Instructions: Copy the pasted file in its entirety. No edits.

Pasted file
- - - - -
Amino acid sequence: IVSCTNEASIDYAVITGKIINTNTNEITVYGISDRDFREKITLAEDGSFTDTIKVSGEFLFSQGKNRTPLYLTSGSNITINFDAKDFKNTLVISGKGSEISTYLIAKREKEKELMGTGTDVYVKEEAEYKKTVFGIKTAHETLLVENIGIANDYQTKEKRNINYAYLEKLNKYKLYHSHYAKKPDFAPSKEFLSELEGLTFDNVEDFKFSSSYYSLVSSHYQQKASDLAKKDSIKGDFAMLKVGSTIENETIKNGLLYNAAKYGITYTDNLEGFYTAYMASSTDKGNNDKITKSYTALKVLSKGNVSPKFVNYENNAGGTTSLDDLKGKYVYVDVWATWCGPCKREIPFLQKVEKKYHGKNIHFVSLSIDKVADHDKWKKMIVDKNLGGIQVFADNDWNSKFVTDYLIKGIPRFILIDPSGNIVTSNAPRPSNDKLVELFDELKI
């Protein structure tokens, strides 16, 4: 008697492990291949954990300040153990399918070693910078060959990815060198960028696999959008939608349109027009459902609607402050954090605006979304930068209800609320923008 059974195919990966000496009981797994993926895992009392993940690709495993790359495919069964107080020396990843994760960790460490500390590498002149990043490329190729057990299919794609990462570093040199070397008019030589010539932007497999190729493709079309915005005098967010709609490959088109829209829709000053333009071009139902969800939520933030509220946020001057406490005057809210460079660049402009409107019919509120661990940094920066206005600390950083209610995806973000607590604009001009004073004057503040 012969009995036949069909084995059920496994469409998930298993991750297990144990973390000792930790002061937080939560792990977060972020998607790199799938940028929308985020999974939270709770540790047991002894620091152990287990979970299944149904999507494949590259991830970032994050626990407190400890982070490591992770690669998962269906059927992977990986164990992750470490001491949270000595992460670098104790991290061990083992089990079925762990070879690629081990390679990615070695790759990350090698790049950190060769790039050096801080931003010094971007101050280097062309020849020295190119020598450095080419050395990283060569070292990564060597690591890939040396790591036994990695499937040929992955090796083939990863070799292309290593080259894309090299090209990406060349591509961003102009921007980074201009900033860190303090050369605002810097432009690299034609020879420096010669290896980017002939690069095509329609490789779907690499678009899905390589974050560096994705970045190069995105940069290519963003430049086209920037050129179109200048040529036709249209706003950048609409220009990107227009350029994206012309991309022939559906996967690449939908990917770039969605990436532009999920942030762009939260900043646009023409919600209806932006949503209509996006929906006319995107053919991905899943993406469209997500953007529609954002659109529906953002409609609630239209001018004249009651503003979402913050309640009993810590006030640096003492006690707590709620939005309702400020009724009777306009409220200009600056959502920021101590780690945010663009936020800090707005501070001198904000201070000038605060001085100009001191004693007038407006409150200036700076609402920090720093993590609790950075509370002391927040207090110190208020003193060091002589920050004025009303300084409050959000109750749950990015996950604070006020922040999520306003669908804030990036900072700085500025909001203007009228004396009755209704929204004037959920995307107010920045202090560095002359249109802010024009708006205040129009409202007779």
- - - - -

Amino acid sequence: IVSCTNEASIDYAVITGKIINTNTNEITVYGISDRDFREKITLAEDGSFTDTIKVSGEFLFSQGKNRTPLYLTSGSNITINFDAKDFKNTLVISGKGSEISTYLIAKREKEKELMGTGTDVYVKEEAEYKKTVFGIKTAHETLLVENIGIANDYQTKEKRNINYAYLEKLNKYKLYHSHYAKKPDFAPSKEFLSELEGLTFDNVEDFKFSSSYYSLVSSHYQQKASDLAKKDSIKGDFAMLKVGSTIENETIKNGLLYNAAKYGITYTDNLEGFYTAYMASSTDKGNNDKITKSYTALKVLSKGNVSPKFVNYENNAGGTTSLDDLKGKYVYVDVWATWCGPCKREIPFLQKVEKKYHGKNIHFVSLSIDKVADHDKWKKMIVDKNLGGIQVFADNDWNSKFVTDYLIKGIPRFILIDPSGNIVTSNAPRPSNDKLVELFDELKI
């Protein structure tokens, strides 16, 4: 008697492990291949954990300040153990399918070693910078060959990815060198960028696999959008939608349109027009459902609607402050954090605006979304930068209800609320923008 059974195919990966000496009981797994993926895992009392993940690709495993790359495919069964107080020396990843994760960790460490500390590498002149990043490329190729057990299919794609990462570093040199070397008019030589010539932007497999190729493709079309915005005098967010709609490959088109829209829709000053333009071009139902969800939520933030509220946020001057406490005057809210460079660049402009409107019919509120661990940094920066206005600390950083209610995806973000607590604009001009004073004057503040 012969009995036949069909084995059920496994469409998930298993991750297990144990973390000792930790002061937080939560792990977060972020998607790199799938940028929308985020999974939270709770540790047991002894620091152990287990979970299944149904999507494949590259991830970032994050626990407190400890982070490591992770690669998962269906059927992977990986164990992750470490001491949270000595992460670098104790991290061990083992089990079925762990070879690629081990390679990615070695790759990350090698790049950190060769790039050096801080931003010094971007101050280097062309020849020295190119020598450095080419050395990283060569070292990564060597690591890939040396790591036994990695499937040929992955090796083939990863070799292309290593080259894309090299090209990406060349591509961003102009921007980074201009900033860190303090050369605002810097432009690299034609020879420096010669290896980017002939690069095509329609490789779907690499678009899905390589974050560096994705970045190069995105940069290519963003430049086209920037050129179109200048040529036709249209706003950048609409220009990107227009350029994206012309991309022939559906996967690449939908990917770039969605990436532009999920942030762009939260900043646009023409919600209806932006949503209509996006929906006319995107053919991905899943993406469209997500953007529609954002659109529906953002409609609630239209001018004249009651503003979402913050309640009993810590006030640096003492006690707590709620939005309702400020009724009777306009409220200009600056959502920021101590780690945010663009936020800090707005501070001198904000201070000038605060001085100009001191004693007038407006409150200036700076609402920090720093993590609790950075509370002391927040207090110190208020003193060091002589920050004025009303300084409050959000109750749950990015996950604070006020922040999520306003669908804030990036900072700085500025909001203007009228004396009755209704929204004037959920995307107010920045202090560095002359249109802010024009708006205040129009409202007779």